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'Dark Chemistry' Can Help in Building Blocks of Life Without Stars' Radiation, Says Study

Glycine was recently discovered on a meteorite that is very far away in the Kuiper belt and away from sun's radiation. (Image for representation.)

Glycine was recently discovered on a meteorite that is very far away in the Kuiper belt and away from sun's radiation. (Image for representation.)

The simplest amino acid known as Glycine has always been believed to be star-radiation-dependant in its creation. However, a new study shows it can even form in a process of “dark chemistry”.

Molecules of life need water and sunlight to form, or so is the popular notion and scientific understanding. However, there is one prebiotic molecule, which is a building block of life, that can be born even after the epic darkness of harsh space, even away from every known source of light i.e. stars.

The simplest amino acid known as Glycine has always been believed to be star-radiation-dependant in its creation. However, a new study shows it can even form in a process of “dark chemistry” i.e. a chemical process taking place entirely without light energy.

This year, glycine discoveries have led to some stellar hypotheses by space scientists. It was recently discovered on a meteorite as well as the surface of Venus; sparking up debate about possible life in the distant Venusian past. While Venus discovery is special, what’s more interesting is glycine presence on Comet 67P/Churyumov-Gerasimenko, which is originally from the Kuiper belt and quite far from the sun’s irradiation.

It was suggested that glycine can even form in high or absent irradiation. Like, when interstellar ice is bathed in radiation – ultraviolet, cosmic, thermal, X-ray – in the later stages of star formation. However, high energies can destroy amino acids.

The researchers then simulated conditions of dark interstellar space, without clouds of dust and thin layers of ice. They attacked the atoms with precursors to the desired amino, particularly, methylamine, an amine precursor to glycine. One of the authors of the study clarified that glycine in its compound form has not been discovered in interstellar space. However, methylamine has been found and there is data to show that methylamine can form in space without light energy.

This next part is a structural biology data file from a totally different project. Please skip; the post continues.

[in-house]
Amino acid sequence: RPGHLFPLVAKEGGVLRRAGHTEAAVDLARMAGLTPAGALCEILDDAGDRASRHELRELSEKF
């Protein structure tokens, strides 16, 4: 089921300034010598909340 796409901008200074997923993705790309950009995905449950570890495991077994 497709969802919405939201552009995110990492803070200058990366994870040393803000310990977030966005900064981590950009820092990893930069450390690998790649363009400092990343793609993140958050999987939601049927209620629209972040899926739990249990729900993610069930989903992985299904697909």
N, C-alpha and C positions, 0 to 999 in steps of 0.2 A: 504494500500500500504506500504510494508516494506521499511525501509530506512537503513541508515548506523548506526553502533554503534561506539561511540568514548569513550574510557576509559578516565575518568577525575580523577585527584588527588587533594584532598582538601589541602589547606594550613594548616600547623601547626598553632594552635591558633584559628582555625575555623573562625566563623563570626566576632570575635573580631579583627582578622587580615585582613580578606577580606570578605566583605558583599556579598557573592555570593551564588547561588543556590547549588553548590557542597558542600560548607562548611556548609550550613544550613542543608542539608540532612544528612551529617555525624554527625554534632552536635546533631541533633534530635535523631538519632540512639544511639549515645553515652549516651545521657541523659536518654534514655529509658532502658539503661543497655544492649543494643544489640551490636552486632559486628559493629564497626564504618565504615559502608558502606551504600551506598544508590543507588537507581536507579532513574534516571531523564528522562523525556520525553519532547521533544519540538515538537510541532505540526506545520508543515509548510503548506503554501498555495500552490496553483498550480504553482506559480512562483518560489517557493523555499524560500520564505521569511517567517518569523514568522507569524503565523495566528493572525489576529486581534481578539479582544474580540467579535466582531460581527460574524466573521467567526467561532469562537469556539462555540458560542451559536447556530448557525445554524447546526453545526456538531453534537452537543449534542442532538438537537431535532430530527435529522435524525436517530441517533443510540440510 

The team led by astro-chemist Sergio Ioppolo analysed methylamine-enriched ice to see if glycine will follow methylamine mechanism and form without irradiation. A system known as SURFRESIDE2 is used to investigate surface reactions in interstellar space. It was cooled to replicate a cold interstellar temperature of 13 Kelvin (-260 degrees Celsius, or -436 degrees Fahrenheit), where ice could form. The gas was then inserted into the system.

The result was published in the journal Nature Astronomy. They discovered that glycine could form within these conditions and that ice was essential to the process. Additionally, astrochemical modelling was used to validate these results. This again suggested similar results that given enough time, glycine would form in interstellar space in small quantities.

However, in the cold vacuum of space, they cannot develop much. The research shows that glycine and methylamine form before planetary formation begins, suggesting the seed of life comes before the planet. It also suggests there might be other prebiotic molecules trapped in layers of ice on various meteorites, comets, planetesimals and ultimately planets.


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